I suppose this could go either way.
    Southern Islands GCN was preceded by VLIW4, and depending on which parts of the overall GPU or architecture we focus on, there were elements outside of the CUs themselves more like the prior generation. GCN as an architectural model presented to software changed many things, although I think elements like the scalar path were there to a significant extent before, just not for general consumption.

    Depending on what level we look at things, Nvidia has had some strong architectural shifts after Fermi. Fermi's more CISC-like load-op architecture and scoreboarded dependency checking was removed at a hardware and ISA level in later gens, and Nvidia's added /removed microarchitectural elements and most recently more fully enabled an SIMT model where the "threads" were much closer behaving like threads than ever before.

    Both vendors have thrown big swaths of their ISA encodings around between generations, and Nvidia's done some rather broad encoding changes between generations, even if the architectures didn't seem that deeply revamped.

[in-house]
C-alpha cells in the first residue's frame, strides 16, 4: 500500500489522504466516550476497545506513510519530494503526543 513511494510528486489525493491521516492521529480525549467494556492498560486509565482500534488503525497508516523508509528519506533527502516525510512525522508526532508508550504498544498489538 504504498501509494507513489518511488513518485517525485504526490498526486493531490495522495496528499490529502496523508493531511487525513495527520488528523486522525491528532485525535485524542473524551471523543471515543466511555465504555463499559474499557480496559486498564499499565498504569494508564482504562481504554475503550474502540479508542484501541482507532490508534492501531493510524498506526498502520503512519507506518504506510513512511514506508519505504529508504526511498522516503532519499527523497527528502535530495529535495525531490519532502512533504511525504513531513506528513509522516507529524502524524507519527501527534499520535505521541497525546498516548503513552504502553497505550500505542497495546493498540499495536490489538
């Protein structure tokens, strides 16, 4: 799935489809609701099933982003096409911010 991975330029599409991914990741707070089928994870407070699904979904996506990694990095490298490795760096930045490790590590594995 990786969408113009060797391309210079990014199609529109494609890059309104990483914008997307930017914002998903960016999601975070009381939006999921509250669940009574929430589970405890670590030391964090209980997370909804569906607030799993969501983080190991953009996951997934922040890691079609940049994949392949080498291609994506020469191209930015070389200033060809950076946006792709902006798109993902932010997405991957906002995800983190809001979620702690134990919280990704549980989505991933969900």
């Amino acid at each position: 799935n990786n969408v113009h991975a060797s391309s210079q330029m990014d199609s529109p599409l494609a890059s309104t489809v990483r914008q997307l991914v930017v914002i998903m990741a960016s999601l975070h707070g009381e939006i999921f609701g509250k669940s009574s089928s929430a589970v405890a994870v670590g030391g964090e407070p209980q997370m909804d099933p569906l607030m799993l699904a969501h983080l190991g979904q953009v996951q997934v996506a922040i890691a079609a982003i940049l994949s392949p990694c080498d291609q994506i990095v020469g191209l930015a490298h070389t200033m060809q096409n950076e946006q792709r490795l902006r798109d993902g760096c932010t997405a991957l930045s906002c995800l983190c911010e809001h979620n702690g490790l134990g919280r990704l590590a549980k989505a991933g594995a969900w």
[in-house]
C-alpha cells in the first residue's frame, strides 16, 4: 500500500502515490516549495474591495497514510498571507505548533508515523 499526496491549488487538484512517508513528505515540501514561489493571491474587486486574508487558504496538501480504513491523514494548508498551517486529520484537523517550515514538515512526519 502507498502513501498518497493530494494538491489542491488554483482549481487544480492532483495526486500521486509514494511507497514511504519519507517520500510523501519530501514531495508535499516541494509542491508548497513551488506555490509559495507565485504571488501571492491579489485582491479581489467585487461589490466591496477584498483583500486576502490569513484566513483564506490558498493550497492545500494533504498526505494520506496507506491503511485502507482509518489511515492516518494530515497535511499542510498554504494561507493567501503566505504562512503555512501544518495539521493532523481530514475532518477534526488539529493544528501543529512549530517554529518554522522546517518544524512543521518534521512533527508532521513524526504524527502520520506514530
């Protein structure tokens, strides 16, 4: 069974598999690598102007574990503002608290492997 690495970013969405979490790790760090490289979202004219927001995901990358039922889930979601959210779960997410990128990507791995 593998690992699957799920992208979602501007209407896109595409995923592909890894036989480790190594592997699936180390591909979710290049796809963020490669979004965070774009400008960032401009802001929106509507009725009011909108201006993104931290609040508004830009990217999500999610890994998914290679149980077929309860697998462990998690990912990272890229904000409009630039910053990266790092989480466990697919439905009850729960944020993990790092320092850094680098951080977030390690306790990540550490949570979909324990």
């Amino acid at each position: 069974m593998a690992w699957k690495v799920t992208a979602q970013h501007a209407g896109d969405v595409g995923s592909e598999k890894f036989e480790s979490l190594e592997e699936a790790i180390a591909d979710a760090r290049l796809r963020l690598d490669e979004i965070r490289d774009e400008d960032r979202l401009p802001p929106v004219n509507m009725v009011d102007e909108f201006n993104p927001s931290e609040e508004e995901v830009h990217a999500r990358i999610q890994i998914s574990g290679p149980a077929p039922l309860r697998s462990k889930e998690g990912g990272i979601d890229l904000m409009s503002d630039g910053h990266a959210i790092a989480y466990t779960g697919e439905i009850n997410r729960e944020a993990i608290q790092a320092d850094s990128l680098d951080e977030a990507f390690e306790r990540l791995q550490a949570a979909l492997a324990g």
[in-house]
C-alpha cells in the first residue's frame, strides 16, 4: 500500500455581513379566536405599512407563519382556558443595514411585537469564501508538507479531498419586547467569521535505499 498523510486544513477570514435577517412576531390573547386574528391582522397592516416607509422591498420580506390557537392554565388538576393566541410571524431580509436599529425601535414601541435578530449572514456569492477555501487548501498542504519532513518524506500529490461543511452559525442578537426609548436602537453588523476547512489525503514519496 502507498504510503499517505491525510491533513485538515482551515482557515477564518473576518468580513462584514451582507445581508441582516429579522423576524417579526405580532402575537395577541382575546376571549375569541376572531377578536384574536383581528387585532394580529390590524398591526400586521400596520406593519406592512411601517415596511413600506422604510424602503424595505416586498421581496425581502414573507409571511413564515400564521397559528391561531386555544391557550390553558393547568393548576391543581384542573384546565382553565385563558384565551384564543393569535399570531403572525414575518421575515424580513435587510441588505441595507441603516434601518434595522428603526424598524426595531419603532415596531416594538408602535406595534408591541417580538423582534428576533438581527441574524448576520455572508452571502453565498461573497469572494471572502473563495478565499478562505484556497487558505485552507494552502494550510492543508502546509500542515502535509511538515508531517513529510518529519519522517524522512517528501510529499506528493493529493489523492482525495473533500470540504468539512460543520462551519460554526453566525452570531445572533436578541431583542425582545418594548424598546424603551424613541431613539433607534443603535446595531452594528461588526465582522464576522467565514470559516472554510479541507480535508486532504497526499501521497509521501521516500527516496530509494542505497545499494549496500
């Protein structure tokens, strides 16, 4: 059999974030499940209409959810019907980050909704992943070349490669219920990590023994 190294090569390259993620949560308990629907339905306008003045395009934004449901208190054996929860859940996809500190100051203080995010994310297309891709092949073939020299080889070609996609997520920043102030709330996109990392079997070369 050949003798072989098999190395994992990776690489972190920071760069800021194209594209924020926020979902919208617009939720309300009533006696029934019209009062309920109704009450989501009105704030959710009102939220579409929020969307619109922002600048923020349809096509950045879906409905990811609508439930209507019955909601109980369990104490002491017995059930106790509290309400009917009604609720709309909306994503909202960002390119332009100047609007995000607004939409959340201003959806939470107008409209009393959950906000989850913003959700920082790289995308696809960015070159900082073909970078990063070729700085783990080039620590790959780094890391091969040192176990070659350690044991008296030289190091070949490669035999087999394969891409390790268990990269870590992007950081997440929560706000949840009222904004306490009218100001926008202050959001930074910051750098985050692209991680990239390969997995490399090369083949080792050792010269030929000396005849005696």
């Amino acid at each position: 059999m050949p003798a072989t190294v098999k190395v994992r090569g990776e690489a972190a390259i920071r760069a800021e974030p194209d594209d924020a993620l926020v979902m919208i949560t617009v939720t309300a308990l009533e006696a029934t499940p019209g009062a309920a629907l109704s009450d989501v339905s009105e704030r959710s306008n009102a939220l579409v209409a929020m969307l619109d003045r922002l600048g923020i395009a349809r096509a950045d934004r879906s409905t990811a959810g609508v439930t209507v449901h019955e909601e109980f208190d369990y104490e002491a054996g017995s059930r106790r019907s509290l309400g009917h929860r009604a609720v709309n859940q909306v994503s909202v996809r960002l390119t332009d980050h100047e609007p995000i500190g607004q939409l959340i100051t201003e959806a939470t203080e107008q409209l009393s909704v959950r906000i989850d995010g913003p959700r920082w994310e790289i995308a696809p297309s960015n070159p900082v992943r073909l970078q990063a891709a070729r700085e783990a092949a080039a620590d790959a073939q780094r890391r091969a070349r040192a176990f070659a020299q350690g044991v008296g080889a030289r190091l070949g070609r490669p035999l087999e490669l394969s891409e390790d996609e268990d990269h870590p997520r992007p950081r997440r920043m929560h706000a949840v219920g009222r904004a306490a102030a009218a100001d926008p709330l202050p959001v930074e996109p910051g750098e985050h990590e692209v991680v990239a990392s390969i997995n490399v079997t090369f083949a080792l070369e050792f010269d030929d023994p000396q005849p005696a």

GCN's something of a mix of high and low-level architectural details, beyond just the ISA. At the very least the instructions themselves have at times been subject to encoding whiplash that would have been completely unacceptable for x86.
    Large numbers of opcodes have shifted between generations, instructions dropped, instructions with slightly different behaviors took the names of prior operations, etc. GFX10 reverses a range of GCN3 encoding changes, as mentioned earlier. At one point, Vega's code commits had comments about the Vega's handling of taking over FMA instructions being a mess, as described by an AMD's own programmers.

    As architectures x86 and GCN are heavily underpinned by their instructions, but also a broad range of other specifications and behaviors not necessarily reducible to the instruction encodings. GCN as an architecture is comparatively much more sloppy and less disciplined about what low-level and high-level details have to bleed into the architecture, or consistency across gens.


    A GFX10 wavefront is listed as being 64 in the recent code commits, although changing the hardware underneath that would have implications.

    That might not have been a point of architectural focus if it was 3-per, if it just happened that the CU count worked out. I thought Vega was the one had this limit stated.


    Some things I've been seeing while skimming recent commits: